And then, once we got on the other side of the Kickstarter, then we were able to get Kevin and Bill and Mary Jo involved, and that’s how that happened. But at the same time, when we did the Kickstarter, people are going, “What’s going on? Where are all the other people? Why are you doing this without them? What’s happening?” We had to, in an elegant way, go, “Well, we’ve invited them and hopefully they’ll come back,” but we had to kind of lean into the idea of refreshing it and using new people. We were kind of forced to lead with that, with new people, but having them back was really great and they were very gracious. All the crew and the writers and performers were really excited they were there. They got a lot of attention from everyone, so I think everybody really loved that they’re a part of it. They did an awesome job, and Mary Jo and Bill wrote on a couple of episodes, too, as well as Paul Chaplin, who was a longtime writer on the show.
CS: That’s really cool. I was also glad to see the invention exchange come back, because I know that was part of your comedy act that was integrated into the original show. A lot of those were inventions that you’d come up with in college and sort of had in your back pocket. Were you the big force behind these new inventions?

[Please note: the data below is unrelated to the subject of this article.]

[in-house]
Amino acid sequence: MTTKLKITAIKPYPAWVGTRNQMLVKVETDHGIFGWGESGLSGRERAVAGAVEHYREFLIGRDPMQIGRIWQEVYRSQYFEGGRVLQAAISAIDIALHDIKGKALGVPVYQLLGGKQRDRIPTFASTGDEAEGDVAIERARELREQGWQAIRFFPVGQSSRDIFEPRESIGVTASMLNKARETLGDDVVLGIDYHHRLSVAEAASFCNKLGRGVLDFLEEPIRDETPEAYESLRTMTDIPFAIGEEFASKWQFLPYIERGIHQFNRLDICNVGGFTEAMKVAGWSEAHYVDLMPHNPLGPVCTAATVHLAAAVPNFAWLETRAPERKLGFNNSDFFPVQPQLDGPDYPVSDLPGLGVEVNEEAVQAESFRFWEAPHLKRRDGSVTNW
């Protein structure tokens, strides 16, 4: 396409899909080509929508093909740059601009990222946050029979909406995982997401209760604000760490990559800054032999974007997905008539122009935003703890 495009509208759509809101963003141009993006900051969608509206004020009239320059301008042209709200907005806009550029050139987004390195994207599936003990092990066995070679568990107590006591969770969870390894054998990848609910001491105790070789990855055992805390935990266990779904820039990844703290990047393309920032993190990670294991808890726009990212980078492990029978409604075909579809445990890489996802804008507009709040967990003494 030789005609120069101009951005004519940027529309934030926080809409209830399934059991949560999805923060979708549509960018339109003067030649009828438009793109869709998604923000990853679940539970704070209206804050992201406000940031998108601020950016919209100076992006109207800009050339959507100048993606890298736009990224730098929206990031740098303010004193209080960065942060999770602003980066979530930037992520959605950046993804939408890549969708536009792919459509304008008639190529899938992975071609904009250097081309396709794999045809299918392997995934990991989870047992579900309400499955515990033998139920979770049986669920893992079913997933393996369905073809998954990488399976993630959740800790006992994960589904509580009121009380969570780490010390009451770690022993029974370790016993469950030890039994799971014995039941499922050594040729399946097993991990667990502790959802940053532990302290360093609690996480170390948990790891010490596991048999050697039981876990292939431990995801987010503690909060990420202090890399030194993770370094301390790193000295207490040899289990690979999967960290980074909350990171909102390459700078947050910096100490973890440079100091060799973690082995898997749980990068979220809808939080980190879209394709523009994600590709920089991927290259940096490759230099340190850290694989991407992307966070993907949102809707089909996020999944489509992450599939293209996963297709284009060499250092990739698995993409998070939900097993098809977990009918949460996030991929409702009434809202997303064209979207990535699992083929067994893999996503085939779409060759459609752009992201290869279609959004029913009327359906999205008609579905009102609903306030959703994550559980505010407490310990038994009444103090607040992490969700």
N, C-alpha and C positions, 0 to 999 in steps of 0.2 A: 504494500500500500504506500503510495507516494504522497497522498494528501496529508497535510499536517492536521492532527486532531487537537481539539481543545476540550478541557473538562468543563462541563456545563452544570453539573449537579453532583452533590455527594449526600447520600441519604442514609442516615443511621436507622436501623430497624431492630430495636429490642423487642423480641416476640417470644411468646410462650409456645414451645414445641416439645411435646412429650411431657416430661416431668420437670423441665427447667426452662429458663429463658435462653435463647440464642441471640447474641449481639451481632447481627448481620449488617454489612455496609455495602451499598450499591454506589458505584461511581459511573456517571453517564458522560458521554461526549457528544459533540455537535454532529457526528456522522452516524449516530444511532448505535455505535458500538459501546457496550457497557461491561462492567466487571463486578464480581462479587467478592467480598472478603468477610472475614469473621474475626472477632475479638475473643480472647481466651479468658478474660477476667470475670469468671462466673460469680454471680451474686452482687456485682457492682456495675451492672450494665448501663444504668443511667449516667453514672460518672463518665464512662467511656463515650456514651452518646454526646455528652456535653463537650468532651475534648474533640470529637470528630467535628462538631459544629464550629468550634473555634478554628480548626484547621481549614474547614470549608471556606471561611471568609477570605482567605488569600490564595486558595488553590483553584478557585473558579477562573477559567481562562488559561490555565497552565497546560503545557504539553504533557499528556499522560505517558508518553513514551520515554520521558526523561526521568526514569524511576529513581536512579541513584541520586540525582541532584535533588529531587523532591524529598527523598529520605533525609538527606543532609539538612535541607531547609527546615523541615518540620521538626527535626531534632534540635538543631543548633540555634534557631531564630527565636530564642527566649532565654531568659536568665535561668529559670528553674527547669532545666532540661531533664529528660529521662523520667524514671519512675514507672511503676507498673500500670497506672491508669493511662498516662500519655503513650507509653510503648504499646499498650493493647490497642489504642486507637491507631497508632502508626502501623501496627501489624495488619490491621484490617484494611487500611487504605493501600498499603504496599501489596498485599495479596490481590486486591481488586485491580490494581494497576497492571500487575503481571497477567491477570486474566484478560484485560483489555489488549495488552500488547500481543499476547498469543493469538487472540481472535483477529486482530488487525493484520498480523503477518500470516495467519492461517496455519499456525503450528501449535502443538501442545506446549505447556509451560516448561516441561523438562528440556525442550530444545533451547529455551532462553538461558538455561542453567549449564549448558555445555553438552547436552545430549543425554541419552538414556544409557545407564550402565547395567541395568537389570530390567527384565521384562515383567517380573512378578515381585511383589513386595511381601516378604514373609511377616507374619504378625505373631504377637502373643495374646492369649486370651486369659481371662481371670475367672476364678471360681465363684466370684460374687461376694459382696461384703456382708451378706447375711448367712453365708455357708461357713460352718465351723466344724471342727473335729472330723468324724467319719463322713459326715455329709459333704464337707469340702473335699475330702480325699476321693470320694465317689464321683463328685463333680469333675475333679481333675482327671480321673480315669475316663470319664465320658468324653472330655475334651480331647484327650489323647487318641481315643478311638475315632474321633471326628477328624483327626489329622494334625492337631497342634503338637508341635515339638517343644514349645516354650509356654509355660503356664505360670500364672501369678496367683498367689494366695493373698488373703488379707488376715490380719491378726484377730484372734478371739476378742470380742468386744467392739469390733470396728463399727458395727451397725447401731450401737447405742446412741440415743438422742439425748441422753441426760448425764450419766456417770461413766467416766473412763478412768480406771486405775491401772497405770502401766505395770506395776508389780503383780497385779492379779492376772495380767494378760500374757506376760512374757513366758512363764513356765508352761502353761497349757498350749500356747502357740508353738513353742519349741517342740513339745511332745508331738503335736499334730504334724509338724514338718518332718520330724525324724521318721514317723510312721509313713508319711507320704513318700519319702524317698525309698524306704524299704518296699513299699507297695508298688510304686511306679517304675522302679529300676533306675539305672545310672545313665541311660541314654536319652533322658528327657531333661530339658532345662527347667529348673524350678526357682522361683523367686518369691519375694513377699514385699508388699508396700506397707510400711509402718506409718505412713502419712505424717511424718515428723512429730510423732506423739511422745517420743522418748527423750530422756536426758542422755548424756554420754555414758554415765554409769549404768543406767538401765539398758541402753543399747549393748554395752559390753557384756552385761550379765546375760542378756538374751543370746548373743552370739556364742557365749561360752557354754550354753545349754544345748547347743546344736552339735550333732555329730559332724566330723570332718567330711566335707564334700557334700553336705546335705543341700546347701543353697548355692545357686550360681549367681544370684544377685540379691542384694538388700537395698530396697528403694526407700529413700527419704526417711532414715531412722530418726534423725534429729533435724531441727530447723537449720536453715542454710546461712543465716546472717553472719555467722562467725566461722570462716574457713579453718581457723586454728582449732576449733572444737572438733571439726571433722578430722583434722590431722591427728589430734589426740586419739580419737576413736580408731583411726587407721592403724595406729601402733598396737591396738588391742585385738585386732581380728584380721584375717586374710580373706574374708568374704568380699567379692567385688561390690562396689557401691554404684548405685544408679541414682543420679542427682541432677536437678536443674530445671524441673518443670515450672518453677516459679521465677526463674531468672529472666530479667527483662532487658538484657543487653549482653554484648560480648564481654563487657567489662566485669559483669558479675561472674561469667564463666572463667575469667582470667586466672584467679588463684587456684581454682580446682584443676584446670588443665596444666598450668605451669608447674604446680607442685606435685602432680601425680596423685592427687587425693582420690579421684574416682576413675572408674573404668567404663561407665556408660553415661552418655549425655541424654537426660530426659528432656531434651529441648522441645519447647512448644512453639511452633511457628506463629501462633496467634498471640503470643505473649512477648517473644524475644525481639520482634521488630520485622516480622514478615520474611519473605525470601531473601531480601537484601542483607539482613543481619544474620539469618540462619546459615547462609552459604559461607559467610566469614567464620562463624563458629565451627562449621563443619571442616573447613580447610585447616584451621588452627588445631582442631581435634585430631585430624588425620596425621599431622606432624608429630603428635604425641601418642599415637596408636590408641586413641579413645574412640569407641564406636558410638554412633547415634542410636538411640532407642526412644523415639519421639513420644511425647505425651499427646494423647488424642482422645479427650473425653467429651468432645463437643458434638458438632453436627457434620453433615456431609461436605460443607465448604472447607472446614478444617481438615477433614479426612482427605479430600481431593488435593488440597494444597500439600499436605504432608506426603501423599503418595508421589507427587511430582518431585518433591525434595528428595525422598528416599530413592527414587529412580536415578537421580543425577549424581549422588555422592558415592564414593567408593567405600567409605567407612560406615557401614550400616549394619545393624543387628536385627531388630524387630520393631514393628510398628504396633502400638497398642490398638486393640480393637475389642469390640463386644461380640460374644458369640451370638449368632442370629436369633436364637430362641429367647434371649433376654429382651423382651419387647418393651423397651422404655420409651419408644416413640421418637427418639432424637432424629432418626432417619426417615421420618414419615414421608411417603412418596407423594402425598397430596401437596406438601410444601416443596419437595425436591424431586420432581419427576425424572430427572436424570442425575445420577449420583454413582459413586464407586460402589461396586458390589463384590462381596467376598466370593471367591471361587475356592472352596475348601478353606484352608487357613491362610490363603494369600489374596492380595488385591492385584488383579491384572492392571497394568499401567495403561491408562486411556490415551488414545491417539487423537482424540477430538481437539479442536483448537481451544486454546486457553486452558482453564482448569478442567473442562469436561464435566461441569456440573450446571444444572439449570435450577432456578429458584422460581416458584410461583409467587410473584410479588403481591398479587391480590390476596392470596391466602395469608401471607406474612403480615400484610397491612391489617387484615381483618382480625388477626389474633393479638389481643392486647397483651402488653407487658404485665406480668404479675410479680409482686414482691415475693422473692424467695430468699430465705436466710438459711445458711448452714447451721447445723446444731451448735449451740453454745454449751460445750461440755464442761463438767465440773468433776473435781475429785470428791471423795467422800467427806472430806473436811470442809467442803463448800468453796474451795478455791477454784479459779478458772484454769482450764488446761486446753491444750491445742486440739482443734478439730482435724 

Hodgson: Well, we did them with a group. I kind of, honestly burned through a lot of my ideas for inventions back in the day. I think we did almost 200 of them. So this time around I wasn’t going to do the invention exchange, and everybody in the office is going, “Come on. You’ve got to do invention exchange.” I go, “Really? It takes two minutes. It’s two minutes longer. Don’t you want to get to the movie riffing?” And they go, “Oh, you gotta do it.” So we did it as a group, hammered them out among the writers. But I don’t know, I may have done half of them. The rest of them were the writers.
CS: So it’s still got your touch on it.
Hodgson: A few of them, yeah. I think I did about half of them, now that I think about it.